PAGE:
In generating the spike-LFP model in Section 3 we did not explicitly model an LFP oscillation to place spikes at specific points of the field potential. In extreme situations this might be an oversimplification, where the constraints placed on the spikes due to the LFP locking influence the probability to detect coincidences. In our model, however, non-assembly spikes are associated with a uniform phase distribution, such that pn(ϕ) does not impose any constraints on the spiking probability in time. The Poissonian spike interval statistics of non-assembly spikes thus remain unaffected. In contrast, the assembly spikes from the background process must in principle be adjusted with respect to a hypothetical LFP so that their phase distribution matches the assumed the distribution pa(ϕ) of assembly spikes. However, as pn(ϕ) is uniform, doing so will only influence the probability of finding a coincidence between two spikes that are both assembly spikes, i.e.  that participate by chance in two different assemblies at the same time. Nevertheless, the probability (γset)2 = 0.01 of this to happen is negligibly small. Finally, assembly spikes from the injection process are synchronous by definition, and therefore remain unaffected by the choice of pa(ϕ). Due to their small number they can always be freely placed in the time window T in accordance with pa(ϕ). Taken together, the simple model introduced in Fig. 2 to represent the experimental findings in the context of the spike model includes sufficient detail without the need to explicitly model the actual positions of individual spikes with respect to an artificial LFP.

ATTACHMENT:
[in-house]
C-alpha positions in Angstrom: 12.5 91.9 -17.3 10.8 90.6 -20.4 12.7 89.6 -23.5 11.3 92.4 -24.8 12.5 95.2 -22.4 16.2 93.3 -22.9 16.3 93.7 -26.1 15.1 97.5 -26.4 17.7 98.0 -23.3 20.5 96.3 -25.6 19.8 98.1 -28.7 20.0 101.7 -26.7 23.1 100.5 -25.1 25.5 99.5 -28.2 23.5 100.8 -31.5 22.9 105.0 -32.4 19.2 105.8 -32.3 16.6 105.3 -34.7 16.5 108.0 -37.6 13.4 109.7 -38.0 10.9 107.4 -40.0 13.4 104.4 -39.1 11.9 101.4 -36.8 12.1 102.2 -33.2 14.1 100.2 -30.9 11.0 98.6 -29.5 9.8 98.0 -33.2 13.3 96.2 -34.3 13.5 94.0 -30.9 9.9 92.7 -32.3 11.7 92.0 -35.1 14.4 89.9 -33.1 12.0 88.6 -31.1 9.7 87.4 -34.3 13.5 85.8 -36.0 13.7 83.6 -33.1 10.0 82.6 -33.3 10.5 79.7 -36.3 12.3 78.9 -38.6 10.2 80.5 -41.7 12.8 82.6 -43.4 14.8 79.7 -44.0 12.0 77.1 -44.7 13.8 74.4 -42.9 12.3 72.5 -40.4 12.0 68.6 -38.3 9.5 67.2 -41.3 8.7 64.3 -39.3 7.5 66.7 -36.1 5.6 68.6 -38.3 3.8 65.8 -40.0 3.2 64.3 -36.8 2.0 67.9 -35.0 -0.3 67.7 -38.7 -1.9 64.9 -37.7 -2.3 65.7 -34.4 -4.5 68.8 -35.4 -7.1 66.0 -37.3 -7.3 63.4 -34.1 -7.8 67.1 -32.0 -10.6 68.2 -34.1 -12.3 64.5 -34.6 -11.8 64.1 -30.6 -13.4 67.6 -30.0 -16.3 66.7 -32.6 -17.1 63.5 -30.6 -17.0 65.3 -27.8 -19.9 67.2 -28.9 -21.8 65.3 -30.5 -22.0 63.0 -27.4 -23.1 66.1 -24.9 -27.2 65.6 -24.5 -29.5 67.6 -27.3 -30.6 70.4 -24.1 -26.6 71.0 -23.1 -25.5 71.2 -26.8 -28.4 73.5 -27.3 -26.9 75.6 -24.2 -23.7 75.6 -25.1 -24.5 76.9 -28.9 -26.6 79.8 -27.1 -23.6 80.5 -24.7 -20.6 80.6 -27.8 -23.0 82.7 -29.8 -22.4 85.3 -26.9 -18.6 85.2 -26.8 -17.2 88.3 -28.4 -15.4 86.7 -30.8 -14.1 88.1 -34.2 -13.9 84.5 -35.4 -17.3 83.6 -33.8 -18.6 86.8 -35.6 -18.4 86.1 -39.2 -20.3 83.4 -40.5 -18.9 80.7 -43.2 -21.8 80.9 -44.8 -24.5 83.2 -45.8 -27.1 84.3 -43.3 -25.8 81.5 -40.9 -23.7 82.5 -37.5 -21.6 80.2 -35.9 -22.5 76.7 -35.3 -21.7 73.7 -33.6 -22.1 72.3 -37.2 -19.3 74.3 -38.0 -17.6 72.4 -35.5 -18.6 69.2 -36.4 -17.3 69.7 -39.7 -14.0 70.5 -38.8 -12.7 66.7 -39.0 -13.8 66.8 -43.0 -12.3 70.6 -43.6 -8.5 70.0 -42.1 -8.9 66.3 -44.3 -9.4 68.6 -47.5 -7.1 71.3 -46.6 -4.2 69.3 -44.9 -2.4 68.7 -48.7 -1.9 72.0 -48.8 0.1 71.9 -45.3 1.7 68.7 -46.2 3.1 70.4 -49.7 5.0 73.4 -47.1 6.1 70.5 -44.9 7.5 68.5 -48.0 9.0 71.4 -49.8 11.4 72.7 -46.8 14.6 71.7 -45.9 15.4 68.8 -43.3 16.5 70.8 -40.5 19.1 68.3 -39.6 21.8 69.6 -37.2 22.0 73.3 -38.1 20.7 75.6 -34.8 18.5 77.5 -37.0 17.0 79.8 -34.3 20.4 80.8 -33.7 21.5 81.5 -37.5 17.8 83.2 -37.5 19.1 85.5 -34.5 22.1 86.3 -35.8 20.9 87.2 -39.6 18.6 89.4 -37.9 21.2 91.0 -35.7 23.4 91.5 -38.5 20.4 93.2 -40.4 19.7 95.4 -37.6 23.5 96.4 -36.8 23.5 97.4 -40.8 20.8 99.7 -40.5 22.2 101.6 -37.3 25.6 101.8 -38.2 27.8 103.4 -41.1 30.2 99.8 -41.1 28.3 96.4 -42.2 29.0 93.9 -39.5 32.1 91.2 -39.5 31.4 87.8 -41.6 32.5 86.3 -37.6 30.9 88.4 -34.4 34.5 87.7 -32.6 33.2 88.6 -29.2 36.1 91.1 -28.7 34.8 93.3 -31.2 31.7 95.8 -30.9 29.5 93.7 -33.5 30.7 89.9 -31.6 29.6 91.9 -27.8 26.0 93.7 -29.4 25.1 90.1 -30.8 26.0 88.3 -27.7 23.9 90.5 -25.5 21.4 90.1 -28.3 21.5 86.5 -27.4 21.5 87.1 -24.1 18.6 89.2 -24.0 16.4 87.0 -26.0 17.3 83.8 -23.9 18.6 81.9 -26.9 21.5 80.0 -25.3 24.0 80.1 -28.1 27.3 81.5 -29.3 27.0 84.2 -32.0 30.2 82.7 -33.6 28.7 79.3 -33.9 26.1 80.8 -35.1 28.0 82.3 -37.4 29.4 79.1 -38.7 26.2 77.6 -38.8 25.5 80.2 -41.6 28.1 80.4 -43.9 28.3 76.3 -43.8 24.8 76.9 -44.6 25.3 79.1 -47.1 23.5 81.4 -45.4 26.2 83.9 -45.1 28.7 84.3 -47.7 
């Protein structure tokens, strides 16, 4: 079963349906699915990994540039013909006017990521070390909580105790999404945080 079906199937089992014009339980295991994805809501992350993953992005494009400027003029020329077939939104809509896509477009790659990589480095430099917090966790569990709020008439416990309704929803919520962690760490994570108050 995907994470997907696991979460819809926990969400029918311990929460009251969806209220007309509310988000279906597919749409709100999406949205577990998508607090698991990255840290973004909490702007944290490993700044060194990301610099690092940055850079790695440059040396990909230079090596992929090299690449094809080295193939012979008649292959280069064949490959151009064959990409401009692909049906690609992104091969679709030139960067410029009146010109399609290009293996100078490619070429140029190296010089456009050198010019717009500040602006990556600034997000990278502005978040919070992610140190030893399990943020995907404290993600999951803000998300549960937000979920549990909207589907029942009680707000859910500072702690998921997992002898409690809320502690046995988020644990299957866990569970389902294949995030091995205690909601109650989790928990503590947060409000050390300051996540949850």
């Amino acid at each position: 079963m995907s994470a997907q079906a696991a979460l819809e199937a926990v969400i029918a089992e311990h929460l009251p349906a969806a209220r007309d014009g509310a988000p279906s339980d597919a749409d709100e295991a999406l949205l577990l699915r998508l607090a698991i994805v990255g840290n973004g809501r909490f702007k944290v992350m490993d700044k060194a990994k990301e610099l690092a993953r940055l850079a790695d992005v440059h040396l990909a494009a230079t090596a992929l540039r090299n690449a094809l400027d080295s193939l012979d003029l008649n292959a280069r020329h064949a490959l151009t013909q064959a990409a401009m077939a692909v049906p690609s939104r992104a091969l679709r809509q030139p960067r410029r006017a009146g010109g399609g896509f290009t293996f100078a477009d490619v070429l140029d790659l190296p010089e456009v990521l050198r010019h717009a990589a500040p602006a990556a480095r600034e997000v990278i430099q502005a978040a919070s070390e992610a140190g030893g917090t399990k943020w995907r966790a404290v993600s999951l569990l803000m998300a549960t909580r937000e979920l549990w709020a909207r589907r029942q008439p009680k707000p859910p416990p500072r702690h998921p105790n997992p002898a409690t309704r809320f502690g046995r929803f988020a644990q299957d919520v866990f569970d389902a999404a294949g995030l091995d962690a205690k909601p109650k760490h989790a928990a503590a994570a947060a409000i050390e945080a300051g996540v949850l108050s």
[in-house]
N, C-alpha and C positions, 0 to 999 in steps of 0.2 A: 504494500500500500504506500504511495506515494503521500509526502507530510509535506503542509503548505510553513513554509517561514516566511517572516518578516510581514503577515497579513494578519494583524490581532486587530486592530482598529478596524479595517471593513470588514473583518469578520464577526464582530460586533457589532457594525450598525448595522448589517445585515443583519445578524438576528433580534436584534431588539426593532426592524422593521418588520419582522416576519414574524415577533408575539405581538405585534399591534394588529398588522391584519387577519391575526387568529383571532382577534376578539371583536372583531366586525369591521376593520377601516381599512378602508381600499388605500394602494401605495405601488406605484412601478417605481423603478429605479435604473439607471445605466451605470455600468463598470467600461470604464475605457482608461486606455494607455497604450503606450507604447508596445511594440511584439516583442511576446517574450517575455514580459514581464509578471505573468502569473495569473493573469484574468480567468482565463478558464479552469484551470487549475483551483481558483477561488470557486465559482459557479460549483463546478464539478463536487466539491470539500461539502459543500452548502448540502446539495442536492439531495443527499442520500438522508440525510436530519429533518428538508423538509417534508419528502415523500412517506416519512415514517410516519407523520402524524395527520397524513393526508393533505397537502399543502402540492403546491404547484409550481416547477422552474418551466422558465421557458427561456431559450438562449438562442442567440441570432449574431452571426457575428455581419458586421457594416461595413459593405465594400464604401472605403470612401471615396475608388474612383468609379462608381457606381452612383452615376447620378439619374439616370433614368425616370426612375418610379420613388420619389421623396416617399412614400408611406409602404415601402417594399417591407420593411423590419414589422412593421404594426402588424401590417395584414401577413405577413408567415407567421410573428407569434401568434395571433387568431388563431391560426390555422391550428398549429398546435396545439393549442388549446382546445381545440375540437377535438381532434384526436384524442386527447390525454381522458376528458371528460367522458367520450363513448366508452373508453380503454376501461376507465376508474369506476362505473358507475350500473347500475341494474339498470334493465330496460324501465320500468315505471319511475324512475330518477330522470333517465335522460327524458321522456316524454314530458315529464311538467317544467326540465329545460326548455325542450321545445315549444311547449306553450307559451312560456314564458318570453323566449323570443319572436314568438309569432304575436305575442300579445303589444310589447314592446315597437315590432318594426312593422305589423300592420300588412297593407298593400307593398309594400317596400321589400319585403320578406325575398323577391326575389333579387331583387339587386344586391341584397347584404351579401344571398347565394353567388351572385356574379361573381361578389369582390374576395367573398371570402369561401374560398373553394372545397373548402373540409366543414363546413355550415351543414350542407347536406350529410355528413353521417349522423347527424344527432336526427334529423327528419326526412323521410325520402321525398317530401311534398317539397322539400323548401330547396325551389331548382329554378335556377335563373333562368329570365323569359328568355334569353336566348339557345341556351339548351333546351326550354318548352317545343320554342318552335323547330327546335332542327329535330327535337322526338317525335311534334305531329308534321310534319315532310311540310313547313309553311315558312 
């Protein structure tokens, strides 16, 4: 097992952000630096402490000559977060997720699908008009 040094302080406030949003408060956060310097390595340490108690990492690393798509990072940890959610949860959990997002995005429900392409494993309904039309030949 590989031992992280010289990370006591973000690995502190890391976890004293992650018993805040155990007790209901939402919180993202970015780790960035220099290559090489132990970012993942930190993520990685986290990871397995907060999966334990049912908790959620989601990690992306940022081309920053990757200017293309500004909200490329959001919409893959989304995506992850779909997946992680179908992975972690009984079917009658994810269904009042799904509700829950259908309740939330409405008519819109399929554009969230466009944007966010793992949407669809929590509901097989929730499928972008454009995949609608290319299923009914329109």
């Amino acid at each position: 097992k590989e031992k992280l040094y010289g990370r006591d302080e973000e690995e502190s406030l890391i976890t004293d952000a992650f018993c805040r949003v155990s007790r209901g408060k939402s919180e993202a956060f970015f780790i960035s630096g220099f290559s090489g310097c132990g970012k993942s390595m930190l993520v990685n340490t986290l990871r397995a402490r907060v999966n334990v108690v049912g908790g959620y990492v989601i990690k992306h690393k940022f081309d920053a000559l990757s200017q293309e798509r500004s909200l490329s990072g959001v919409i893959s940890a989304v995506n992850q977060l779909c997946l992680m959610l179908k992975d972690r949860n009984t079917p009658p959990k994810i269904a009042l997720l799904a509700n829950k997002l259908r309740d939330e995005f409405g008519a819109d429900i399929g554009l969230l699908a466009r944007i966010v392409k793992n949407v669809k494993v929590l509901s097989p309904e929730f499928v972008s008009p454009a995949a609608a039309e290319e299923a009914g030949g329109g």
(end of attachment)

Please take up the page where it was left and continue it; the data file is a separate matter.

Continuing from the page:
The analysis we provide in this manuscript focuses on estimating a global parameter that characterizes the network dynamics. Given the overall consistency of our conceptual assembly model, the results suggest that oscillations and assemblies are tightly coupled. However, one may still speculate whether LFPs are in fact the direct cause of the assembly process, or whether they act as a supporting mechanism that coordinates synchronized firing. Whichever the initial cause of the LFP oscillation, a promising next step is to return to the level of the single neuron and integrate our knowledge on the dependence of spike synchrony on the LFP in order to discriminate which of the spikes are likely candidates to originate from the assembly process, and which are not. Two pieces of information aid us in this task: first, the knowledge of the observed UE phase distributions in relation to the ISO and CC distributions determines the likelihood of a single spike to be part of an assembly activation. Second, the parameter γ is informative of the relative number of spikes to assign to the assembly dynamics. Indeed, a third parameter not discussed in this manuscript is the dependence of spike synchrony on the LFP amplitude (Denker et al. 2010). Evaluating these three factors on a spike-by-spike basis, there is reason to believe that analyzing the LFP in relation to the spiking activity may well provide an independent indicator to identify the probabilities with which recorded neurons become transiently synchronized as part of an assembly activation. Moreover, the pulsed activation of assemblies triggered on the LFP oscillations cycle suggested by the experimental data stimulates the idea that maybe even assemblies, where only one neuron is recorded, may be inferred from the phase locking statistics in a probabilistic manner. Thus, incorporating a mesoscopic signals may serve to overcome problems related to the undersampling in multiple single-neuron recordings. The success of the method presented here not only corroborates the assembly hypothesis of neuronal processing, but offers a promising vista on reinterpreting the dynamical implications of observed LFP signals.